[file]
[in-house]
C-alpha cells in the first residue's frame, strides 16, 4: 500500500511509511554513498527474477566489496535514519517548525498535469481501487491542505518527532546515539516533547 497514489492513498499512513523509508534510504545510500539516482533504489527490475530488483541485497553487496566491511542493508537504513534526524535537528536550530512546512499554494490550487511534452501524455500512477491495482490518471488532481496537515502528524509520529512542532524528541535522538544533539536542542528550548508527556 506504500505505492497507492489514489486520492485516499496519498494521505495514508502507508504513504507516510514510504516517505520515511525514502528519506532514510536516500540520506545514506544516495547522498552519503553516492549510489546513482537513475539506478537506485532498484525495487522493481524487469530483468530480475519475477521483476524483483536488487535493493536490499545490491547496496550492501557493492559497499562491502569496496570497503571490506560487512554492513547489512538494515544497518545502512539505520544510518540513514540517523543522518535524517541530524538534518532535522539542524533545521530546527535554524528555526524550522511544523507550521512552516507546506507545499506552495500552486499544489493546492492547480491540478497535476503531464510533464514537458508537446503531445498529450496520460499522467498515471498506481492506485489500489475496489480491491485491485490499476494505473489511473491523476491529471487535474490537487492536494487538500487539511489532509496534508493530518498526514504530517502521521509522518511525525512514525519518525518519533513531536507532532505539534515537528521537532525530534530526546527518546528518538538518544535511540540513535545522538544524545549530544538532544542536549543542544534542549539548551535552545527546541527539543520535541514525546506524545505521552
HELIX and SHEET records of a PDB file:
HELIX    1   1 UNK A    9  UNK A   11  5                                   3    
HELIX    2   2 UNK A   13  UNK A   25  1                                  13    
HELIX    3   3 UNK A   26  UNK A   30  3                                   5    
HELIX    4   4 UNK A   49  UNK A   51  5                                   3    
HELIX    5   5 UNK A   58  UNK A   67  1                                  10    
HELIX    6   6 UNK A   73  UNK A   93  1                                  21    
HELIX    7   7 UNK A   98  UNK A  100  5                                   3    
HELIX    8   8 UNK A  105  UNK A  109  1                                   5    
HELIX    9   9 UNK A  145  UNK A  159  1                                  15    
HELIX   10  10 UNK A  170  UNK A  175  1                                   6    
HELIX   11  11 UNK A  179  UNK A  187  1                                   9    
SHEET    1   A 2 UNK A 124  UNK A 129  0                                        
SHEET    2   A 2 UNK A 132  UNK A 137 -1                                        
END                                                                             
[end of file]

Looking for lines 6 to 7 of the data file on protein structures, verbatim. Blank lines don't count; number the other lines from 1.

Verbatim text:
HELIX    3   3 UNK A   26  UNK A   30  3                                   5    
HELIX    4   4 UNK A   49  UNK A   51  5                                   3    